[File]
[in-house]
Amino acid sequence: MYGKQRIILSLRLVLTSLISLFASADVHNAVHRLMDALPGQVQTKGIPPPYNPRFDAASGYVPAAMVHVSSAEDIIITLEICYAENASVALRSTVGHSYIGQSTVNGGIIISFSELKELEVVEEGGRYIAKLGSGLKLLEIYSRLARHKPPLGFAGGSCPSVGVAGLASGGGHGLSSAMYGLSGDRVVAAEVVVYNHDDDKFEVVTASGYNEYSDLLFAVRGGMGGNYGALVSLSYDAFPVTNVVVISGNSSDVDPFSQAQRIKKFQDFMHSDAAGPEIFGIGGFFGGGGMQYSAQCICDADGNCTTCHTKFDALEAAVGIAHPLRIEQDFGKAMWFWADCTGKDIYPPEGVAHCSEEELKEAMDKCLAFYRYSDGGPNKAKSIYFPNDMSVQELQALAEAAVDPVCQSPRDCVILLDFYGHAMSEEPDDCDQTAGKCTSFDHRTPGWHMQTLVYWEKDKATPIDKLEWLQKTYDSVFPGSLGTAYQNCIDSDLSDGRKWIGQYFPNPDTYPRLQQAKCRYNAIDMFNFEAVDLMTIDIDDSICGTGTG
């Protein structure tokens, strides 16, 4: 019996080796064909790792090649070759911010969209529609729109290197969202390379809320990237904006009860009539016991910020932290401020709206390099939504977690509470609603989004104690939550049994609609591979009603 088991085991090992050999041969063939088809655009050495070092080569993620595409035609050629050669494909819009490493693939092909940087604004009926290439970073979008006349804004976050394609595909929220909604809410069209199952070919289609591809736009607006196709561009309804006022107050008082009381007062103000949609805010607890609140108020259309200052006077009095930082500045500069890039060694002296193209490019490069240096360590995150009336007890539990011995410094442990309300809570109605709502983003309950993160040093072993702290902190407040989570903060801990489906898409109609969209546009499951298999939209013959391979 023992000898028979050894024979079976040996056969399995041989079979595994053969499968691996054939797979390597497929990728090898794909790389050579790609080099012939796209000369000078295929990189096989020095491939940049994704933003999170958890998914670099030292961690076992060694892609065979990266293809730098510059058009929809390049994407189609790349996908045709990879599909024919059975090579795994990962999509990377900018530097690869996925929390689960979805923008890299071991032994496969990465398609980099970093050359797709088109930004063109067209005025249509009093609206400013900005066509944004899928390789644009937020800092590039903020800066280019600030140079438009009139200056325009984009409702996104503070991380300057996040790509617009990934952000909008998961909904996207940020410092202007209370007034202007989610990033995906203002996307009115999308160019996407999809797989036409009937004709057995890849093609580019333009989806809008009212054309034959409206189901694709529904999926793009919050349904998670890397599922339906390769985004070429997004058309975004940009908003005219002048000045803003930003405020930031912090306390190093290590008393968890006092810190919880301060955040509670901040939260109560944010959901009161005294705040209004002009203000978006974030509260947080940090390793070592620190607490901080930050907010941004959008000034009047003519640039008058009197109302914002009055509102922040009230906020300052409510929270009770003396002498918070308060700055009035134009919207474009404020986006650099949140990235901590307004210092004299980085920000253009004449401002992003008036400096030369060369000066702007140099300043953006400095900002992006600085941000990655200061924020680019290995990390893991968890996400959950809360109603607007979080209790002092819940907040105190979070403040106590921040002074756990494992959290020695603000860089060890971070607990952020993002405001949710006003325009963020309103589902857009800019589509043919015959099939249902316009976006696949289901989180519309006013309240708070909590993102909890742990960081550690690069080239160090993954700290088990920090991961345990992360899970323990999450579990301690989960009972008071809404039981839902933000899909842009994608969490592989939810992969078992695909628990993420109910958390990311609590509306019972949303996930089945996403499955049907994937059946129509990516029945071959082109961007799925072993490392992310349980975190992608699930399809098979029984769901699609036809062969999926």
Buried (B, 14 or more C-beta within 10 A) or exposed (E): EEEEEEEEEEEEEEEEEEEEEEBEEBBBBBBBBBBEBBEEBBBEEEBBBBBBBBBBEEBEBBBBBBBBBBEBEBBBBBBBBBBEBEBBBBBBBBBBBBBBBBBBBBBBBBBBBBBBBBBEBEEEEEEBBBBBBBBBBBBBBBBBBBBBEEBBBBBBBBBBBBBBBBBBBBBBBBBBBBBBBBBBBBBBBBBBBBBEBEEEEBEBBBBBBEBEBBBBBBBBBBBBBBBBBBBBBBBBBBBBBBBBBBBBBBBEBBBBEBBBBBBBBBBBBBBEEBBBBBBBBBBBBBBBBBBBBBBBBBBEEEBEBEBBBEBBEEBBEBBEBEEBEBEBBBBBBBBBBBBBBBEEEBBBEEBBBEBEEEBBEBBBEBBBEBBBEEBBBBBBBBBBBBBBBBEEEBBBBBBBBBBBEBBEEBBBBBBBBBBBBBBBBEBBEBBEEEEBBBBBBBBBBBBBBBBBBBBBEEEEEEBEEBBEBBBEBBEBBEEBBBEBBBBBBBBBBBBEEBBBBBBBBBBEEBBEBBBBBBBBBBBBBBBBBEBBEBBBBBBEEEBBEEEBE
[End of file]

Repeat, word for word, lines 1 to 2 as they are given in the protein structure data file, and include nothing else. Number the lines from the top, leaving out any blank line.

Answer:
[in-house]
Amino acid sequence: MYGKQRIILSLRLVLTSLISLFASADVHNAVHRLMDALPGQVQTKGIPPPYNPRFDAASGYVPAAMVHVSSAEDIIITLEICYAENASVALRSTVGHSYIGQSTVNGGIIISFSELKELEVVEEGGRYIAKLGSGLKLLEIYSRLARHKPPLGFAGGSCPSVGVAGLASGGGHGLSSAMYGLSGDRVVAAEVVVYNHDDDKFEVVTASGYNEYSDLLFAVRGGMGGNYGALVSLSYDAFPVTNVVVISGNSSDVDPFSQAQRIKKFQDFMHSDAAGPEIFGIGGFFGGGGMQYSAQCICDADGNCTTCHTKFDALEAAVGIAHPLRIEQDFGKAMWFWADCTGKDIYPPEGVAHCSEEELKEAMDKCLAFYRYSDGGPNKAKSIYFPNDMSVQELQALAEAAVDPVCQSPRDCVILLDFYGHAMSEEPDDCDQTAGKCTSFDHRTPGWHMQTLVYWEKDKATPIDKLEWLQKTYDSVFPGSLGTAYQNCIDSDLSDGRKWIGQYFPNPDTYPRLQQAKCRYNAIDMFNFEAVDLMTIDIDDSICGTGTG